15 March Another Strike Against Stress
Stress is in no way good for the body, but did you know that the damage it does goes much deeper than what we think it does?
Stress adversely affects collagen, and cortisol (a steroid hormone) stimulates collagen’s degradation to release amino acids for energy. Additionally, cortisol increases blood pressure, so that the glucose and other nutrients are delivered as quickly as possible to the brain and muscles.
When we’re constantly on the go and not taking the proper time to rest our body and mind, our cortisol levels soar, and we inadvertently wear down our collagen reserves, resulting in weaker, thinner, and less abundant connective tissue throughout the body – including the skin!
Stress with associated high cortisol also indirectly contributes to wrinkling and other factors affecting skin health by increasing free radical formation, inflammation, and age formation.
With stress one might experience:
- More oil production, leading to acne
- Craving for sweets – which leads to higher blood glucose levels and ultimately increased glycation end-products
- Increased inflammatory cytokines – which negatively affect wound healing and skin regeneration and may lead to more itching, redness, and swelling
- An enhanced free radical load – which damages skin through oxidation
All of the above lead to skin damage, decreased collagen synthesis, wrinkling, and skin aging.
Stress management might be the most important thing one can do to slow the aging process on the skin and throughout the body.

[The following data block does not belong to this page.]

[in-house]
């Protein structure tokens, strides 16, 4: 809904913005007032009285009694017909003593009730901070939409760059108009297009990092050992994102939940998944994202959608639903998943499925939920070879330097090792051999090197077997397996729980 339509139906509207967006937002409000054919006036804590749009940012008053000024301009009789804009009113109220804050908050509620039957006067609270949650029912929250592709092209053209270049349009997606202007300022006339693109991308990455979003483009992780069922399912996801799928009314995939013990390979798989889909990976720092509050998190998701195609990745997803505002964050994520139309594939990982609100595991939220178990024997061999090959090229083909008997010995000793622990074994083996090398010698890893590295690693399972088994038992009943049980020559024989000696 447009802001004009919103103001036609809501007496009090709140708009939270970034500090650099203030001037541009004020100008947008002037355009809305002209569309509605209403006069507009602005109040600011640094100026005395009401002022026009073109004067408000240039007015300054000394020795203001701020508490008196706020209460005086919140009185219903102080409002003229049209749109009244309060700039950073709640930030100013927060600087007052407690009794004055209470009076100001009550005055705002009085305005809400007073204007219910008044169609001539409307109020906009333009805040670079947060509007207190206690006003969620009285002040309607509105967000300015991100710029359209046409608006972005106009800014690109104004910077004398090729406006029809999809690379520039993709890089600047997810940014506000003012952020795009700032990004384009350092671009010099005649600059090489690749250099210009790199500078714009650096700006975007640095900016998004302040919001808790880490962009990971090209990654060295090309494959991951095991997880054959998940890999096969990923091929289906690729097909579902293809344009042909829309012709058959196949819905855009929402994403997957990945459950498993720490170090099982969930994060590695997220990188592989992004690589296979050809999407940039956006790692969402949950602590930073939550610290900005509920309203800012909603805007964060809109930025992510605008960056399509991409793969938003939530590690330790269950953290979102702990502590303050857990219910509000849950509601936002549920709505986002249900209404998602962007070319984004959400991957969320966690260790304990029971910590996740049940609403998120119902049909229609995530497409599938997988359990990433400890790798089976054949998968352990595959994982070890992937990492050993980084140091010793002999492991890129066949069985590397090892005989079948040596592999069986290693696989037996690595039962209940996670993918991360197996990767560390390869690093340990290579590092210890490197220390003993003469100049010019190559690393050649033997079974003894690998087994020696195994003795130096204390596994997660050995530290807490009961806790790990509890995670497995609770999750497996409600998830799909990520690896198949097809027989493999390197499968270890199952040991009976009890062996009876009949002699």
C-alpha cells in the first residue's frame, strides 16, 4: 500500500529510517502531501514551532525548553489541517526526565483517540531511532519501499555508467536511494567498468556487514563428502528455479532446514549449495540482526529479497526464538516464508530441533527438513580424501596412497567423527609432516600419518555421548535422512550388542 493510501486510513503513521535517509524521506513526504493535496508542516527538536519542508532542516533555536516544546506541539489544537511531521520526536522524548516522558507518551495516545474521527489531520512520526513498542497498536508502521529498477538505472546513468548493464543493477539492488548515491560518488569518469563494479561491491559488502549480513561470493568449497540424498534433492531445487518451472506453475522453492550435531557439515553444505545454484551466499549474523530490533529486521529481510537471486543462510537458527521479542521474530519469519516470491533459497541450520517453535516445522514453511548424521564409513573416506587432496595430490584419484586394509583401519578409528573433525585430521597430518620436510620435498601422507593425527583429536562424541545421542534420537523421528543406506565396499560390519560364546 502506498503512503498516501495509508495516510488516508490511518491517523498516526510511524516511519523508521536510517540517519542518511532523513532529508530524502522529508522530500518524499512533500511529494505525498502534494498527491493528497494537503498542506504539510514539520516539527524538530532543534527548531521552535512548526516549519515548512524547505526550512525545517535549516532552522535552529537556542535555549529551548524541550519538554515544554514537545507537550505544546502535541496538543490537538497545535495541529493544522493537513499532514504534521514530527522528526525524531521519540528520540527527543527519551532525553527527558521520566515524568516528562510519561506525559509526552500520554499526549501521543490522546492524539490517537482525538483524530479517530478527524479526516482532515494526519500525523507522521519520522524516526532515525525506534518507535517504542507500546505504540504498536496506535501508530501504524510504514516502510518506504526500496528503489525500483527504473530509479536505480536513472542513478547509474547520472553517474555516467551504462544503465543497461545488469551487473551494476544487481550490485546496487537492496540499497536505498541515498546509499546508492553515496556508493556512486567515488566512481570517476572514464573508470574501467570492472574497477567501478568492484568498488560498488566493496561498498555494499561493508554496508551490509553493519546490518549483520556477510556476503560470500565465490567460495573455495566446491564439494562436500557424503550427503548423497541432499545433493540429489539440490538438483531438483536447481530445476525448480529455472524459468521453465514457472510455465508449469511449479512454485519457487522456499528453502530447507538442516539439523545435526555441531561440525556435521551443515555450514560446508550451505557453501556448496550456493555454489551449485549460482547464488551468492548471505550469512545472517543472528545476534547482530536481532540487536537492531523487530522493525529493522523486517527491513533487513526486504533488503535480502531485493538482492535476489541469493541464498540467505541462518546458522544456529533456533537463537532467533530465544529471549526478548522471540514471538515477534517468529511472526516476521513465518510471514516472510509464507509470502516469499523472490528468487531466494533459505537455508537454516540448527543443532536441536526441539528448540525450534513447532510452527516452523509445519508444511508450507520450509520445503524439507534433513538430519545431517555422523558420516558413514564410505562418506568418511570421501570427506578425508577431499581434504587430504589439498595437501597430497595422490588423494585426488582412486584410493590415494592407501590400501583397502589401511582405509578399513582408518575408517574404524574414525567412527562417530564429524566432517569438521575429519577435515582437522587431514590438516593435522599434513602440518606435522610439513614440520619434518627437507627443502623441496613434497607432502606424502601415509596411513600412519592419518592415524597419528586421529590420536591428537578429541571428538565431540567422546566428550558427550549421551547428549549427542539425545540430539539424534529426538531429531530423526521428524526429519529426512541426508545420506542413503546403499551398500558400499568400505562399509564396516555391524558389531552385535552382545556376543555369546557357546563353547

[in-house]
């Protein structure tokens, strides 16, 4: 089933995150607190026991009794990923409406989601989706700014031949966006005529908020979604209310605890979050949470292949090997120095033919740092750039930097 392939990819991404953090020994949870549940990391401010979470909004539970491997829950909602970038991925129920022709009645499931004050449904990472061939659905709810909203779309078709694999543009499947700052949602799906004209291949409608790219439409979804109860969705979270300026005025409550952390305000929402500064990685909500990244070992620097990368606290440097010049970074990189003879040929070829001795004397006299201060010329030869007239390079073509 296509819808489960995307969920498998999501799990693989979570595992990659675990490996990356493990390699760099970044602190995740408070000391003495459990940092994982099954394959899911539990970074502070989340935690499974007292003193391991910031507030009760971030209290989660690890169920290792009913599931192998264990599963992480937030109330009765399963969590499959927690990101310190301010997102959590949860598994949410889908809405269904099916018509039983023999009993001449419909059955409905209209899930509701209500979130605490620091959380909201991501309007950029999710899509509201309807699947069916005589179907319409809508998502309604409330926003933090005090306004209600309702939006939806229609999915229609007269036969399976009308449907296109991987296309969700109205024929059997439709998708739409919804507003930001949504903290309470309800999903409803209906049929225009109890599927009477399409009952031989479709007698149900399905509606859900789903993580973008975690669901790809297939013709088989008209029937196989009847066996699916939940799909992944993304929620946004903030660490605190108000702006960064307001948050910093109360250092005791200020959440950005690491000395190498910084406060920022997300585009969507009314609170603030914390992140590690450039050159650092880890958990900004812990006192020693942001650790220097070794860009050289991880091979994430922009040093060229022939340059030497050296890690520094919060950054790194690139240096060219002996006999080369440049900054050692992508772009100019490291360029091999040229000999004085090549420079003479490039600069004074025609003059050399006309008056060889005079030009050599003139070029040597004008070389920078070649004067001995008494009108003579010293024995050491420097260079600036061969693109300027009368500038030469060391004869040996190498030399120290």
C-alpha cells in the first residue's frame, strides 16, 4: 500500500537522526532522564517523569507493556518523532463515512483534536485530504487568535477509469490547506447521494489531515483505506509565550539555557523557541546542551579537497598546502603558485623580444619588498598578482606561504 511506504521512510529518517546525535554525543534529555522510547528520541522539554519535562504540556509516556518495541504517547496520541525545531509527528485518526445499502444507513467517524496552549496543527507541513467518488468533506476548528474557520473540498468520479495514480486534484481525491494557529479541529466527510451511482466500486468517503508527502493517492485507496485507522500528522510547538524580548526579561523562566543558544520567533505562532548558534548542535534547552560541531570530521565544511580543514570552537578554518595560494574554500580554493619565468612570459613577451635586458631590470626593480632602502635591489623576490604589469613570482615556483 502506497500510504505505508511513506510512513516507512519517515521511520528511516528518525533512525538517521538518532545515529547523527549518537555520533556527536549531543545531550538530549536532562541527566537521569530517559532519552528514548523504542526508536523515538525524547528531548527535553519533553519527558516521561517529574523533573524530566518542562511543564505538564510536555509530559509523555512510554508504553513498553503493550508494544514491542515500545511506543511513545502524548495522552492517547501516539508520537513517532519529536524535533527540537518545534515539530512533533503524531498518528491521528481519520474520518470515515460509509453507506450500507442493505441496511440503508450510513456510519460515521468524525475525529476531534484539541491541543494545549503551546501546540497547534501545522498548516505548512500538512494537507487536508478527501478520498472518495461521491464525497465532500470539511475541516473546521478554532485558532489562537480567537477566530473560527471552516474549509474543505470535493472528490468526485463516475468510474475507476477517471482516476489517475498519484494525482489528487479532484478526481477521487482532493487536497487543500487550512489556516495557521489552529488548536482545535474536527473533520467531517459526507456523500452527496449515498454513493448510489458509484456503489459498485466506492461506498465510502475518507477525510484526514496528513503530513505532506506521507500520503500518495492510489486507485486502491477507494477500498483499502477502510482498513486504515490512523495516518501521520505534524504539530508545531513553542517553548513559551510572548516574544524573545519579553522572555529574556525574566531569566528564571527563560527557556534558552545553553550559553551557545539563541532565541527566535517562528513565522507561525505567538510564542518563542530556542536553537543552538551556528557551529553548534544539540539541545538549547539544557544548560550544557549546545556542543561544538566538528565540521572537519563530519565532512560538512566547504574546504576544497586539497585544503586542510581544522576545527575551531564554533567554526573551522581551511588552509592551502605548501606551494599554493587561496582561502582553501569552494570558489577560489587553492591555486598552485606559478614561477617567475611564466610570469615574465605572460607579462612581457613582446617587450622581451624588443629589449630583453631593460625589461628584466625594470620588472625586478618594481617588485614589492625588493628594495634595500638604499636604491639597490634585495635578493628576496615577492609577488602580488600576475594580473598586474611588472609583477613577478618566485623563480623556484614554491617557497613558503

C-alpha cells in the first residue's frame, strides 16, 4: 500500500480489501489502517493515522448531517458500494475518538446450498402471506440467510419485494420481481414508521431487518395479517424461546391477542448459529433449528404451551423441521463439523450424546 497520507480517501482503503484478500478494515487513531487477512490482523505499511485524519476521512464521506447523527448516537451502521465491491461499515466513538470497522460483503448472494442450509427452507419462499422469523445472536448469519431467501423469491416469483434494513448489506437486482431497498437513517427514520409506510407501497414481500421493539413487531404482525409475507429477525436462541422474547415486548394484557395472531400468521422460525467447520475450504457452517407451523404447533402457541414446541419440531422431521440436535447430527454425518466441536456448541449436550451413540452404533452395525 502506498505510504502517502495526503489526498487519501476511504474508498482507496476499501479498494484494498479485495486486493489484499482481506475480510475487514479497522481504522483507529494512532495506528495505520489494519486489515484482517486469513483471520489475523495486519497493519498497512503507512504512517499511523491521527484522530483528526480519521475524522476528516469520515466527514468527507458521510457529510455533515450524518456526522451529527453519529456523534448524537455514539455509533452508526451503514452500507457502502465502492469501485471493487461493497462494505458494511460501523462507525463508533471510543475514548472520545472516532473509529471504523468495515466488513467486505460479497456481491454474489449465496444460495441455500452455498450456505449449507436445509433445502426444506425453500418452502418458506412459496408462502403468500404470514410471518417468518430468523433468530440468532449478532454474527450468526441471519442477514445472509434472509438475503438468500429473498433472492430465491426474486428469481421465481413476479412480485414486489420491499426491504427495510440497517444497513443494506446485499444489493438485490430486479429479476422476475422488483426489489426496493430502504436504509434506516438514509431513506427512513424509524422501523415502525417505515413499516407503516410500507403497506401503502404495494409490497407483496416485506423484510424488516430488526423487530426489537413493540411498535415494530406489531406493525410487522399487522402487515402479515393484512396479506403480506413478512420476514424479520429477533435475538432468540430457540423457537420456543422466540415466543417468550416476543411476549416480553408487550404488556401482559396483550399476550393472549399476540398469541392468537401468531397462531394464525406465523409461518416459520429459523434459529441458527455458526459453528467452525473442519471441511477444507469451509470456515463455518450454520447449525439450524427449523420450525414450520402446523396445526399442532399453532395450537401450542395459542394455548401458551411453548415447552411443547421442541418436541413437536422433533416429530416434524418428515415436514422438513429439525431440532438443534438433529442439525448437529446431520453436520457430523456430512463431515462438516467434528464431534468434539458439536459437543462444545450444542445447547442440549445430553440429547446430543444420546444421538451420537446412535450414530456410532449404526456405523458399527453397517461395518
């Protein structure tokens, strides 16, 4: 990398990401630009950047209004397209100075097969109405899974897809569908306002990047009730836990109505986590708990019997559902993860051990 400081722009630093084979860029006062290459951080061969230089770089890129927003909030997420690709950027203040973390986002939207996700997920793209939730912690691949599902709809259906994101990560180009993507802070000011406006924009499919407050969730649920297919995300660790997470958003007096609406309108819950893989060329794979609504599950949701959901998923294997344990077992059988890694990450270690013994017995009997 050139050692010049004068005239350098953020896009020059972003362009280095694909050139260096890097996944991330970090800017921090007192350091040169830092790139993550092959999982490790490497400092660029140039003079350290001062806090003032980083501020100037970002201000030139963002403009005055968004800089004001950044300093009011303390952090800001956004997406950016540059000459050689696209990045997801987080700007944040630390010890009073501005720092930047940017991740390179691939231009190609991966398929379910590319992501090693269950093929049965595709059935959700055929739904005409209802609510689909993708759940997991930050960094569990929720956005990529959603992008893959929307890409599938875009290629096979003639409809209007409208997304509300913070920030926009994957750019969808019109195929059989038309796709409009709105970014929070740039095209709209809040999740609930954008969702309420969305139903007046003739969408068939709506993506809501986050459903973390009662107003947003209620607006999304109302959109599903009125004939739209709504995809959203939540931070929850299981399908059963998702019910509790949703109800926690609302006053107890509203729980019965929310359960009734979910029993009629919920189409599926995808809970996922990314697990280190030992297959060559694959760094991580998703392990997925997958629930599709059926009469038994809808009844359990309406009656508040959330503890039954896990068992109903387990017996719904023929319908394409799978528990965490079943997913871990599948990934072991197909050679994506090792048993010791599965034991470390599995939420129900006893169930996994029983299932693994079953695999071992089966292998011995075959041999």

What can you do right now to ensure healthy skin for years to come?
Book a consultation with Dr. Manning or Dr. Woodward.
Assess/test and balance your hormone levels if needed
Implement a plan to decrease stress and manage it appropriately when it does occur, including self care time
Eat a balanced diet with abundant and varied fruits, vegetables, good fats, avoid processed food and ensure good Omega 6-to-3 ratio balance and supplement with vitamins, minerals, antioxidants, and phytonutrients as indicated
Exercise regularly to increase blood circulation and enhance detoxification through perspiration
Drink plenty of water
Stop smoking – research into smoking and stress has shown that instead of helping people to relax, smoking actually increases anxiety and tension
Monitor time spent in the sun, covering up when exposure is intense or prolonged
Keep your blood sugars in check by eliminating simple sugars from the diet and getting treatment if ongoing issues with insulin resistance or diabetes
Drink less alcohol and caffeine
Ultimately the steps you take toward enhancing your skin’s health, including optimising collagen production, are very similar to the same steps recommended for improving energy, mood, memory, weight, and overall vitality.
Here’s to looking and feeling your best!
Book a consultation with our doctors for recommendations on what treatments and products are best for you!